Responsive Ad Slot

The top ten most dangerous melee weapons

Thursday, 21 December 2017

The close combat is probably the most direct conflict that is possible between opponents. It uses melee techniques, such as Krav Maga, Jiu Jitsu or Wing Chun. But, of course, man has always relied on his body not only in combat, weapons have always been used. In the course of time, there were no limits to inventiveness. Today: the 10 most dangerous melee weapons.

10. Sword Breaker

This little dagger was used to capture the enemy's sword. Due to the special design, the blade of the enemy slid into a notch, from which it was difficult to pull out again. Often spring-loaded pawls were installed, which further reinforced this effect. The opponent was thus robbed of his weapon, which was often the death sentence for him. Particularly popular was the swordbreaker in Central Europe in the 16th century.

9 African Sausage Iron

This multi-bladed throwing weapon comes, as the name implies, from Central Africa and was used there until the 20th century. This weapon can not only be thrown, turning like a boomerang, it can also be used in melee combat. Even with the throwing iron, the opposing spear could be caught and snatched away. It was usually combined with spear, shield and bow and arrow.

8 Chakras

The Indian chakram is also a throwing weapon. It consists of a metal ring with an extremely sharp edge. This shape makes the chakram absolutely insensitive to crosswind, and the flight behavior can be compared to that of a Frisbee. Trained fighters swirled the weapon around his index finger, then released it with a slight movement of the wrist. Smaller versions could be worn around the wrist to use as a slash weapon.

7 Crow's Foot

As simple as this weapon is, it is as effective as it is. The crow's foot consists of four iron tips, which are arranged so that always a pin is vertically upwards. This injured marching troops on their feet. Already by the Romans crow's feet were laid out to stop the enemy advance. But even today the crow foot is still used by the military and police to stop vehicles.

6 Warhammer

Even a good armor was not enough protection against injury, because with this long-handled hammer you could destroy the armor, break bones and even penetrate the enemy's body. Of course, this deadly tool required tremendous physical strength.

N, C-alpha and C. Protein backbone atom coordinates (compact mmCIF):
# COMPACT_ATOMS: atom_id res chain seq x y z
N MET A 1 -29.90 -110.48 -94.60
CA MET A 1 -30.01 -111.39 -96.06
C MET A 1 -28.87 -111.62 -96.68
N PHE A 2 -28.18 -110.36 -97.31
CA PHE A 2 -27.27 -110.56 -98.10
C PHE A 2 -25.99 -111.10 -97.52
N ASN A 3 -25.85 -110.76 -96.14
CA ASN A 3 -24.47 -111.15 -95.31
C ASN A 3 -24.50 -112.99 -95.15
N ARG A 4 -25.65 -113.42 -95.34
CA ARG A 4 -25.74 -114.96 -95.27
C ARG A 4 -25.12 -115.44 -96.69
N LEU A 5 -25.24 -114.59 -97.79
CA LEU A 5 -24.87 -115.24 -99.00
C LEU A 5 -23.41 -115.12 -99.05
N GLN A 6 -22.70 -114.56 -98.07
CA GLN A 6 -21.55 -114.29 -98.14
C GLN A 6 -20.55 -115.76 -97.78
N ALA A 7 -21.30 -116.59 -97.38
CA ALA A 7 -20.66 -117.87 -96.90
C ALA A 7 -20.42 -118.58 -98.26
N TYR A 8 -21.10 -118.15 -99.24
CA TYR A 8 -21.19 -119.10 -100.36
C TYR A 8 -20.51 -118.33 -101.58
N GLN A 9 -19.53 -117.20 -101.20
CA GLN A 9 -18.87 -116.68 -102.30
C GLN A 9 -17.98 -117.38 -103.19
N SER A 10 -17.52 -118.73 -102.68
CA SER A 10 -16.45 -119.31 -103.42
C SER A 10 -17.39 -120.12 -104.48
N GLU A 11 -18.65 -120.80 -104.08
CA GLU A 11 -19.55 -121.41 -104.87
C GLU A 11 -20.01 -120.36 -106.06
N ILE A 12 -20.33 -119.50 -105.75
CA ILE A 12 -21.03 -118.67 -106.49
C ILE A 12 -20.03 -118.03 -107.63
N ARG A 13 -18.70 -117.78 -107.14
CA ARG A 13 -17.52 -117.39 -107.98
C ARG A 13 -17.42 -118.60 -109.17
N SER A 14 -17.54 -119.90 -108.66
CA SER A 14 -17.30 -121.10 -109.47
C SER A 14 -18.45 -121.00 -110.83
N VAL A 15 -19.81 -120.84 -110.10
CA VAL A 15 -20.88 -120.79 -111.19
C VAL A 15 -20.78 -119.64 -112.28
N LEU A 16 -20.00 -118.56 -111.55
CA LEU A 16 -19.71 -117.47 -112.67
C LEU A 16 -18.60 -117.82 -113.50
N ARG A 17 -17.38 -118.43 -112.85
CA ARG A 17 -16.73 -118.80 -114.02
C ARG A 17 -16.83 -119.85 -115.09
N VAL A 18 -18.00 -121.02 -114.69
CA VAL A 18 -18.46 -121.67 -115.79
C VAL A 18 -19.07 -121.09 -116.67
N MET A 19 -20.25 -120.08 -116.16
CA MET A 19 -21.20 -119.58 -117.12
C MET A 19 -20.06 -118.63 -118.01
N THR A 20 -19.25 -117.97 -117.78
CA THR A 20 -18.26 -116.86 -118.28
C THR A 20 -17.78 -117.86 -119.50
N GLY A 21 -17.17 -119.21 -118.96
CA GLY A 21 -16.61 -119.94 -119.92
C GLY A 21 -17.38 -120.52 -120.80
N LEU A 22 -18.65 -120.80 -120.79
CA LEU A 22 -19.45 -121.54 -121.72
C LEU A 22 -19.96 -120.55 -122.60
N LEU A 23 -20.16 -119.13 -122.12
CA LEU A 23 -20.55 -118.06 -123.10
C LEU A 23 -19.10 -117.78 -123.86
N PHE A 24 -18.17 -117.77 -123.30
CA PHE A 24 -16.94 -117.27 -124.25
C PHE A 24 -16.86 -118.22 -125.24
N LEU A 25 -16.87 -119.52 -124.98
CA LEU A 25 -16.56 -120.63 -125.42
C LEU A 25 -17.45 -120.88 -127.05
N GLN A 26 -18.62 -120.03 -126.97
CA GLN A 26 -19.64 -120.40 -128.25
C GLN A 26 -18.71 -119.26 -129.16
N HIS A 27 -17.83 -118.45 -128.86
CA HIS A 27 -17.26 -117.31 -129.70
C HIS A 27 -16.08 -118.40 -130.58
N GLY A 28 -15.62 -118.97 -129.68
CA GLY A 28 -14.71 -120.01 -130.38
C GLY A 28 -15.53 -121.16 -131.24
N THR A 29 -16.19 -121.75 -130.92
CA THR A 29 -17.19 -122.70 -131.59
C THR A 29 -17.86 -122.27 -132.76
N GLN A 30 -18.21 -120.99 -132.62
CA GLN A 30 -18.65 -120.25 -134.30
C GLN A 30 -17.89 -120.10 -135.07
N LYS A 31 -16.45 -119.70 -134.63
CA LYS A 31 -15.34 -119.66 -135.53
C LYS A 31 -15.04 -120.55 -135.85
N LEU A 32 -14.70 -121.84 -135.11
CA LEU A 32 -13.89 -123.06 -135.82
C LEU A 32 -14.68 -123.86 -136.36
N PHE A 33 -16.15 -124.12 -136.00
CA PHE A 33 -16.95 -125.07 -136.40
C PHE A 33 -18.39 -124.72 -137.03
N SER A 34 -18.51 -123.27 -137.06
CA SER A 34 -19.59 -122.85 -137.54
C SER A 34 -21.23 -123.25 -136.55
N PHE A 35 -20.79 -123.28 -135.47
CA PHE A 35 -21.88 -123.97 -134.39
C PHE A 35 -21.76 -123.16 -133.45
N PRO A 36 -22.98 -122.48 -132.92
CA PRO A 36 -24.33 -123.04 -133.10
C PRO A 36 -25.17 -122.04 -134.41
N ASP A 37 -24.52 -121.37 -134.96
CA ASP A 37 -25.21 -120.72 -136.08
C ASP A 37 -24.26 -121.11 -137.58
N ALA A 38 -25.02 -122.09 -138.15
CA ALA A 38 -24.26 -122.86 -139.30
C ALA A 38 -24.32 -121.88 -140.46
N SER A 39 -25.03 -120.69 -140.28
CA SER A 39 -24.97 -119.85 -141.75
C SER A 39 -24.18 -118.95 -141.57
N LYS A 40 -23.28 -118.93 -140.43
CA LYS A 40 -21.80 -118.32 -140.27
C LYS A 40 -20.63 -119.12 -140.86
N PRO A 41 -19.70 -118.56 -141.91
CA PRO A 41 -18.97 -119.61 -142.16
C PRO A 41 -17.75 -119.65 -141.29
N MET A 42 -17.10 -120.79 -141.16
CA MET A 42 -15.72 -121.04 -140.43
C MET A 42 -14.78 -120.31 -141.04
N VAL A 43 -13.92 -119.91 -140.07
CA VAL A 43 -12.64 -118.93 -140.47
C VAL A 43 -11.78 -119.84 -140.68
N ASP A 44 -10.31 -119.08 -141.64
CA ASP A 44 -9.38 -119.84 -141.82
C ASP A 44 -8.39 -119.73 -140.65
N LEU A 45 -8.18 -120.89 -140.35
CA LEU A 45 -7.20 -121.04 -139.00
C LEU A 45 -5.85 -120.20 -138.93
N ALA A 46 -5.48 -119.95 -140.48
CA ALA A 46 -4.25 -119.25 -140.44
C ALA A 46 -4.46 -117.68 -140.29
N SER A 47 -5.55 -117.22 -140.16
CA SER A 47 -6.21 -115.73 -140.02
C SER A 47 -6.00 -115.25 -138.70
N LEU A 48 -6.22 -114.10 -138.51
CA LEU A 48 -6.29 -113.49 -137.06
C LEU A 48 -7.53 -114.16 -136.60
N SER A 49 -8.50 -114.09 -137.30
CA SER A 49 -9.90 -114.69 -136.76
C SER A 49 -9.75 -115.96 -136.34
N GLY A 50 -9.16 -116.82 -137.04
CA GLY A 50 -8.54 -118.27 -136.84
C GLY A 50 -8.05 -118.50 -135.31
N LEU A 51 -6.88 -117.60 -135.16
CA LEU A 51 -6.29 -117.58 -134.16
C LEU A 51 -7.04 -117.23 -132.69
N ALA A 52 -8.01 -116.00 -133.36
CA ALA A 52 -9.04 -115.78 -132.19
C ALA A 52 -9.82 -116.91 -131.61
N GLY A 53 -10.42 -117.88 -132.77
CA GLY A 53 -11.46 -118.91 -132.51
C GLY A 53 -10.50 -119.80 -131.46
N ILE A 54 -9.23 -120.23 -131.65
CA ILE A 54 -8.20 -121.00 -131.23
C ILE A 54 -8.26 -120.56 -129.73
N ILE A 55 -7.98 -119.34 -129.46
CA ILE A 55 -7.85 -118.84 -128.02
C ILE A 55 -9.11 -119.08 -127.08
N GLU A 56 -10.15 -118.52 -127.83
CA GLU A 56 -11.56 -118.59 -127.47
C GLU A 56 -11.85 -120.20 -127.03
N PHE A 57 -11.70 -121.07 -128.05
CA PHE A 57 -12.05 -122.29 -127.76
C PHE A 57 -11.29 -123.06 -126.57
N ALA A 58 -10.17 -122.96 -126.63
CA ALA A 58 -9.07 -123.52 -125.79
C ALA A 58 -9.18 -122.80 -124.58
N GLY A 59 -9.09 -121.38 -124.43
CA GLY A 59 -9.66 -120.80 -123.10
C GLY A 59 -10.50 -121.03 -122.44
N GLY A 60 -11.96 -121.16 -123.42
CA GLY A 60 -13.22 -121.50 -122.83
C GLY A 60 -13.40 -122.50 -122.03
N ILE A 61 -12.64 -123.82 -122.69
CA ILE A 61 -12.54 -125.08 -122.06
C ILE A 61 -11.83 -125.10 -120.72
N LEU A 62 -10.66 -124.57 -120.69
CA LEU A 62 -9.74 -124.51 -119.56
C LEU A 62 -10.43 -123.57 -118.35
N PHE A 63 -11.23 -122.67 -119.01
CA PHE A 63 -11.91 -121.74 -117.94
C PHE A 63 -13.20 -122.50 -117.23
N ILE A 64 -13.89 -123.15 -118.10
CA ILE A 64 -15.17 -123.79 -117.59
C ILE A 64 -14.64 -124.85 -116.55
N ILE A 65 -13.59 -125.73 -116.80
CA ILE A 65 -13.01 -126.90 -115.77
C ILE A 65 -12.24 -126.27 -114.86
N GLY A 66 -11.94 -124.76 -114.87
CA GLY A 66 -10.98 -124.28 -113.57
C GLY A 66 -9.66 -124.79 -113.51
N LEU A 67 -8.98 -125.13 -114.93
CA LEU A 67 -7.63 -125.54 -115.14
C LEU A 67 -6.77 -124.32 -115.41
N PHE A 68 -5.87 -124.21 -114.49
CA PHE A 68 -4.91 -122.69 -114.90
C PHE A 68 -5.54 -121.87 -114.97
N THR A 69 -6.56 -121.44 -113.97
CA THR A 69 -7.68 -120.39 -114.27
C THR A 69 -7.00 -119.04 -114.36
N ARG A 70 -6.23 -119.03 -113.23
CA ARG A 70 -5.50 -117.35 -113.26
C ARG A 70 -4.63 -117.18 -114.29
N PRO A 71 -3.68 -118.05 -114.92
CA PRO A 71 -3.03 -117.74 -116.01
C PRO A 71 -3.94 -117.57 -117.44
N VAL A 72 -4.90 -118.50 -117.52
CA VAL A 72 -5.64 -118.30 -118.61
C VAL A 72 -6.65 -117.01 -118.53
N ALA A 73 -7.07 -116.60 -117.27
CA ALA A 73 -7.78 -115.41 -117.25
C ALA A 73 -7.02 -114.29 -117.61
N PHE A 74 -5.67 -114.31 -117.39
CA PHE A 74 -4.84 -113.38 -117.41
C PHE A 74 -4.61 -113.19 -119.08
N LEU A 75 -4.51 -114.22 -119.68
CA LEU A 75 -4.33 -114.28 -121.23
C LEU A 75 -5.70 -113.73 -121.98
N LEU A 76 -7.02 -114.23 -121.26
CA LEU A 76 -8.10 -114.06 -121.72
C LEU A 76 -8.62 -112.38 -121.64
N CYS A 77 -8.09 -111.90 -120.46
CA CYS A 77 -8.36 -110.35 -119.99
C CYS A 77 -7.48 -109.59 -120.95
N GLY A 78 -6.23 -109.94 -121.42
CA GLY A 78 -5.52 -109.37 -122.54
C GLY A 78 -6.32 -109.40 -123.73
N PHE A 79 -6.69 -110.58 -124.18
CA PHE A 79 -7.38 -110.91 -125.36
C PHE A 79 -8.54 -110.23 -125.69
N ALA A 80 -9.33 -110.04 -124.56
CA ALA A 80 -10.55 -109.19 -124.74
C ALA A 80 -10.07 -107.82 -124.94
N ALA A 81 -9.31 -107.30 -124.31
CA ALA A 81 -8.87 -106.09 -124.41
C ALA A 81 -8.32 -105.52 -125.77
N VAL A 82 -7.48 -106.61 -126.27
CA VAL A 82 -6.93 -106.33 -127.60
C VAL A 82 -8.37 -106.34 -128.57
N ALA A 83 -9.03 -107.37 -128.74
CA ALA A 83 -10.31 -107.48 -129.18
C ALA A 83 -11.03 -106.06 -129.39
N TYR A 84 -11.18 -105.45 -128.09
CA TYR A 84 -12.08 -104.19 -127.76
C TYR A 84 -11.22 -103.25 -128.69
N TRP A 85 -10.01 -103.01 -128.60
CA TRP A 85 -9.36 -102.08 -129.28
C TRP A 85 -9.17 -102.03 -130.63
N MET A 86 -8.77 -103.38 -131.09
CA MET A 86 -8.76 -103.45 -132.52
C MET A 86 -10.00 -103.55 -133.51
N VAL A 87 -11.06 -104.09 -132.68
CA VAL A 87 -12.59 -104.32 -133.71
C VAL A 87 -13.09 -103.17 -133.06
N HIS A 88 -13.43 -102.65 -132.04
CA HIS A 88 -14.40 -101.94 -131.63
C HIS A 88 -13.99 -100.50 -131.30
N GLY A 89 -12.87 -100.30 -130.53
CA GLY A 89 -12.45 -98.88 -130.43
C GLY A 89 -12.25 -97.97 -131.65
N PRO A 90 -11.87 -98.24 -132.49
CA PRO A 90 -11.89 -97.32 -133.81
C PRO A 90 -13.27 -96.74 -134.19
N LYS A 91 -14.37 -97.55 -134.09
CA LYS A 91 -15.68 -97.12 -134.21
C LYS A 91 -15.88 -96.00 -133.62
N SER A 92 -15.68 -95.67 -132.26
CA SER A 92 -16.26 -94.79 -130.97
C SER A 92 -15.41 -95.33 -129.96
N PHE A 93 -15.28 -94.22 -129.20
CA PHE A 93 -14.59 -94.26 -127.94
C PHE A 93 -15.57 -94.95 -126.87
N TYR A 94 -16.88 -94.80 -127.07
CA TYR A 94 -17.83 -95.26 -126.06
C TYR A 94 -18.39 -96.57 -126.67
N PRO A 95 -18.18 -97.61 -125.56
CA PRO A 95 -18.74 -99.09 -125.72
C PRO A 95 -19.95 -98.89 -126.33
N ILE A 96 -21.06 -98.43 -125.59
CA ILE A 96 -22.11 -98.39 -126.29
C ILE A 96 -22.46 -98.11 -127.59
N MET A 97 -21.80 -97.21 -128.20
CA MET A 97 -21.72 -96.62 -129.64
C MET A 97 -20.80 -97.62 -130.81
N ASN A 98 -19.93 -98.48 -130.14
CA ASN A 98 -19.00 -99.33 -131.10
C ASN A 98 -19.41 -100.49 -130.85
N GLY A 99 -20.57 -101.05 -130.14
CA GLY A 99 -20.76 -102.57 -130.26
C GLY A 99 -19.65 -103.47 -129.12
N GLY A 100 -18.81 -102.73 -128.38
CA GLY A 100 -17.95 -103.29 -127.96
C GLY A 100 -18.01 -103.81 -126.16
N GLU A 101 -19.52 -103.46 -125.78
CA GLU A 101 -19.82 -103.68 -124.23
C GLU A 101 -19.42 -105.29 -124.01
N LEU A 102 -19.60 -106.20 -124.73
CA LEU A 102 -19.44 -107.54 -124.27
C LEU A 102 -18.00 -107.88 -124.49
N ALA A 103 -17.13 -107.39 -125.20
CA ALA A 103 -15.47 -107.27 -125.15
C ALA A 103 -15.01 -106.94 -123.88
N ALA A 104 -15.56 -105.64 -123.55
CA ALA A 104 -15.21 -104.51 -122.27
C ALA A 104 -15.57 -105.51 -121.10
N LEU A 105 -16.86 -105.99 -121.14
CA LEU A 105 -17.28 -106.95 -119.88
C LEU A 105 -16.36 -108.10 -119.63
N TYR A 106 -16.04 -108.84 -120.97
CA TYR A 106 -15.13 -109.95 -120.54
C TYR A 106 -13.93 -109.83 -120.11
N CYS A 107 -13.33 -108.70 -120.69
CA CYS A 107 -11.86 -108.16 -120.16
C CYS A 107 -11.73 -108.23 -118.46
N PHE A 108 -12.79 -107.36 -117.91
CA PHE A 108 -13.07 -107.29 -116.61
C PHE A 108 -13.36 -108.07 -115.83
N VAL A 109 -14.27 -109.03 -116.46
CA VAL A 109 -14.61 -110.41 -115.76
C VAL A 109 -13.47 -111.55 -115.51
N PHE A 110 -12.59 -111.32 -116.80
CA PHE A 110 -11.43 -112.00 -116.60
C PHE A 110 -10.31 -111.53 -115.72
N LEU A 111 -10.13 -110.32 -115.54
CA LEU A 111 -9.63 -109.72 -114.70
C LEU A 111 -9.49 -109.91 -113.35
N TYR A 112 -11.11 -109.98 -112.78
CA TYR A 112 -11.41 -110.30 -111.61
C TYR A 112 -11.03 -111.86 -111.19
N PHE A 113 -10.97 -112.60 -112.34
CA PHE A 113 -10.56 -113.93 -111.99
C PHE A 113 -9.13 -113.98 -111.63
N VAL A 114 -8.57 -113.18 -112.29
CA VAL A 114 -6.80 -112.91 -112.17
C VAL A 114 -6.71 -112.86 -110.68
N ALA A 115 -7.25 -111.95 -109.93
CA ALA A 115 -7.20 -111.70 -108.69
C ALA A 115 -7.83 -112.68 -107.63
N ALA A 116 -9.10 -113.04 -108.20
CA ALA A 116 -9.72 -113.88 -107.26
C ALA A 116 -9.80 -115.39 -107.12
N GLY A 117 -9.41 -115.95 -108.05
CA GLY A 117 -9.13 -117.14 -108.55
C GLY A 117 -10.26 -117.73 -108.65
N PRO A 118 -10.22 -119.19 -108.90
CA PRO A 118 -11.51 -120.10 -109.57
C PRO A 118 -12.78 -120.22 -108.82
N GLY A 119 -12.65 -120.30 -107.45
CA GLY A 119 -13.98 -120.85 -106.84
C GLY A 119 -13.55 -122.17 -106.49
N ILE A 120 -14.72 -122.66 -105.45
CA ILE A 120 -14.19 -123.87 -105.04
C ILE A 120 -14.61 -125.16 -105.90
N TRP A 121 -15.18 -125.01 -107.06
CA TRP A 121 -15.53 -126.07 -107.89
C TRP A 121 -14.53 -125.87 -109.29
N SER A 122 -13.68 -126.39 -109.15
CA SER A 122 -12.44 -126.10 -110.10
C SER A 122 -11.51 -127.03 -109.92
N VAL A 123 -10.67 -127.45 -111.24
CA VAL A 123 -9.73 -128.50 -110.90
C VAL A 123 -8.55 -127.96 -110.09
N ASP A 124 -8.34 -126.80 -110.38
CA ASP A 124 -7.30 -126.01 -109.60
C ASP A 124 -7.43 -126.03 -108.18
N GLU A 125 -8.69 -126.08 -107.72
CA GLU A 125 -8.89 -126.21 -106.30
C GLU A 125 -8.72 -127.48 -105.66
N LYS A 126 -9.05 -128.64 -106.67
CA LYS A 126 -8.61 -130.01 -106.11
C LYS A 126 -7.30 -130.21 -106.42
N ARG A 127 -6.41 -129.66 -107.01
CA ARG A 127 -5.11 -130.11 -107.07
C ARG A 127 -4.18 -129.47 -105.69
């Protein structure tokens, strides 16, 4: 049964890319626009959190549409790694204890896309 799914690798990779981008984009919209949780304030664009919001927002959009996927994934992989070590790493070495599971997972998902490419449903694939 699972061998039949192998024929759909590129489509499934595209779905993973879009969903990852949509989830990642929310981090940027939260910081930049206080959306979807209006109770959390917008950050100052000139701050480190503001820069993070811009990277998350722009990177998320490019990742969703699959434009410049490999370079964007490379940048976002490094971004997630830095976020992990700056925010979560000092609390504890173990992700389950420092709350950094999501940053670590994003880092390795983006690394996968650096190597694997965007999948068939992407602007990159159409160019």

5 Greek fire

Liquid fire that can be sprayed on enemies? The Greek fire makes it possible! With the aid of a pump system, even in late antiquity whole enemy fleets were destroyed. The exact composition of the liquid has not been handed down, historians can only guess. However, it is likely that crude oil was one of the main ingredients.

4 Apache Revolver

Although the name suggests otherwise, this handgun was not used by Native Americans. Rather, it was used with preference by French gangsters of the 19th century. This is not surprising, because this small, foldable pistol combines firearm, brass knuckles and knives. Due to the small size, it could be worn inconspicuously. However, caution was also required for the owner, because the Apache revolver had no backup. The danger of accidentally injuring himself was not to be underestimated.

3 Cestus

This antique brass bangle was made of leather straps on which metal thorns and blades were placed. Also incorporated metal plates were not uncommon. The clout force of the Cestus brought so many physically superior opponents to their knees. It's no wonder he was mostly used in gladiatorial combat. For a short time he was also used at the Olympics, where he was soon banned after a few deaths.

2 Turkana

The crescent-shaped finger knife is still used in Northeast Africa to this day. It can be used both as a punch and as a stabbing weapon. If the Turkana is not needed, it can be easily worn by a leather strap on the wrist, where it waits in a protective leather cover for the next use.

1 Pata

The Pata is a medieval bat and stabbing weapon that was common throughout India. It consists of a metal rail that covers the entire outside of the forearm, and a double-edged, pointed blade. Very often the fighter wore a pata in both hands. So equipped, the arms were windm├╝hlenartig moved to injure as many enemies. No wonder that the Pata was often used when you were already surrounded by the enemy and had your own end in mind.

No comments

Post a Comment

About Me

My photo
I'm a blogger and to entertain others through my work on blogging.

Blog Archive